Turtles' map holds if magnetic field drifts

Migration of loggerhead turtles

source: Anil Ananthaswamy
New Scientist vol 213 no 2846 January 7 2012 p10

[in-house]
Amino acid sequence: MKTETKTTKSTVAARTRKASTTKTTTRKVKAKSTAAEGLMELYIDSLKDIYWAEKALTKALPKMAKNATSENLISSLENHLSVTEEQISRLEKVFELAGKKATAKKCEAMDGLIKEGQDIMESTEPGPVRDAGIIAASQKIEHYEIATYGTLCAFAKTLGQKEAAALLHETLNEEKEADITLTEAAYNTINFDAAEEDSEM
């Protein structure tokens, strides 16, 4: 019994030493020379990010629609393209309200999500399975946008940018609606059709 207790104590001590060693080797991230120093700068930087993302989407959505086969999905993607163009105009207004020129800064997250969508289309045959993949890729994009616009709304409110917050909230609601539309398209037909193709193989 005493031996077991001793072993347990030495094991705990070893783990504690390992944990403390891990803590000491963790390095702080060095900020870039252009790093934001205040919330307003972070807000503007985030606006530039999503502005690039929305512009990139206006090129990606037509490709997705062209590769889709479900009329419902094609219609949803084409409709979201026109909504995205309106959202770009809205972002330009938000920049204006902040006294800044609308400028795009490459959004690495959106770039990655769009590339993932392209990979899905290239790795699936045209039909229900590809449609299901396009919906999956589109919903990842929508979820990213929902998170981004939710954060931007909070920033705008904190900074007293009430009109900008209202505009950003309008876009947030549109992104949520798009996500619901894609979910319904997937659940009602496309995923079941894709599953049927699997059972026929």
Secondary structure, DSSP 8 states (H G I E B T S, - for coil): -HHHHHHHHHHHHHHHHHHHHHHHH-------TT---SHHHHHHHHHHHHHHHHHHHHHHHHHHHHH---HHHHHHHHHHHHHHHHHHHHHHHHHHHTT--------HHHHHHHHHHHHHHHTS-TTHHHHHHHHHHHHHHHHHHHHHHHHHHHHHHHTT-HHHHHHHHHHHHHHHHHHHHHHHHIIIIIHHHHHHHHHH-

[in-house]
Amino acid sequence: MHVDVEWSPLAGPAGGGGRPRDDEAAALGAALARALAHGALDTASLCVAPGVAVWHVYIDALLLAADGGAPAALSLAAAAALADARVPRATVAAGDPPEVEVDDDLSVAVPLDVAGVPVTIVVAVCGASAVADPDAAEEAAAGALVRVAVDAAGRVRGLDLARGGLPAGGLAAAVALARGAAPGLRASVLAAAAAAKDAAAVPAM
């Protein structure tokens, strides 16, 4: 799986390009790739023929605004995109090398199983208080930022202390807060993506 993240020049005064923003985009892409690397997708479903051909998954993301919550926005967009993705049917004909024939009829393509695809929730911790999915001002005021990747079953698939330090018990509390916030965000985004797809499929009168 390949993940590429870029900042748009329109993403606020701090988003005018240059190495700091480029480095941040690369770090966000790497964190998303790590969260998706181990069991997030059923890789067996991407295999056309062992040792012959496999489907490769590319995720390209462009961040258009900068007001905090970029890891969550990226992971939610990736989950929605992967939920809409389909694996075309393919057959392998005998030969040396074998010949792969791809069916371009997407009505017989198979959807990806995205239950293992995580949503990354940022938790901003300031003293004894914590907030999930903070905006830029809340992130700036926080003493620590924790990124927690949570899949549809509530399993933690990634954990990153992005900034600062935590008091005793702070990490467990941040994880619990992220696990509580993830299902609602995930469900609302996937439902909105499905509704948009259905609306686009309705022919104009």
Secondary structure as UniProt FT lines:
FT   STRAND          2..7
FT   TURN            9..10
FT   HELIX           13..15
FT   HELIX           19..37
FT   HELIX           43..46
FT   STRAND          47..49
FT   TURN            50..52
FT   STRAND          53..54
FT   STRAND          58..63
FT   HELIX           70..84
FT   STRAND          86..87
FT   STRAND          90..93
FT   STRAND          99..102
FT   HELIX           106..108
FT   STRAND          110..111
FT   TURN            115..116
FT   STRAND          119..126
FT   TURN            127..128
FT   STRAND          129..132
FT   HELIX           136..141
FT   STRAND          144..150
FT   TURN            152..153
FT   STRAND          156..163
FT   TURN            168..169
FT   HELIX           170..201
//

Loggerhead turtles use the earth's magnetic field to help them navigate. Turtles hatch on Florida's coast, then move the the North Atlantic, where they stay for between six and twelve years in the North Atlantic Subtropical Gyre, a circular current, before going back to breed on North American coasts. North Carolina University's Ken Lohman and team set up a simulation of the coast of Portugal, and found that turtles changed direction in the simulated south coast, swimming south-west rather than south, which may help them escape predators off North Africa, though it takes them away from the gyre. However, at any simulated location, not all young turtles behave the same way. This variation in migratory behaviour may help the species to adjust to changes in the Earth's magnetic field.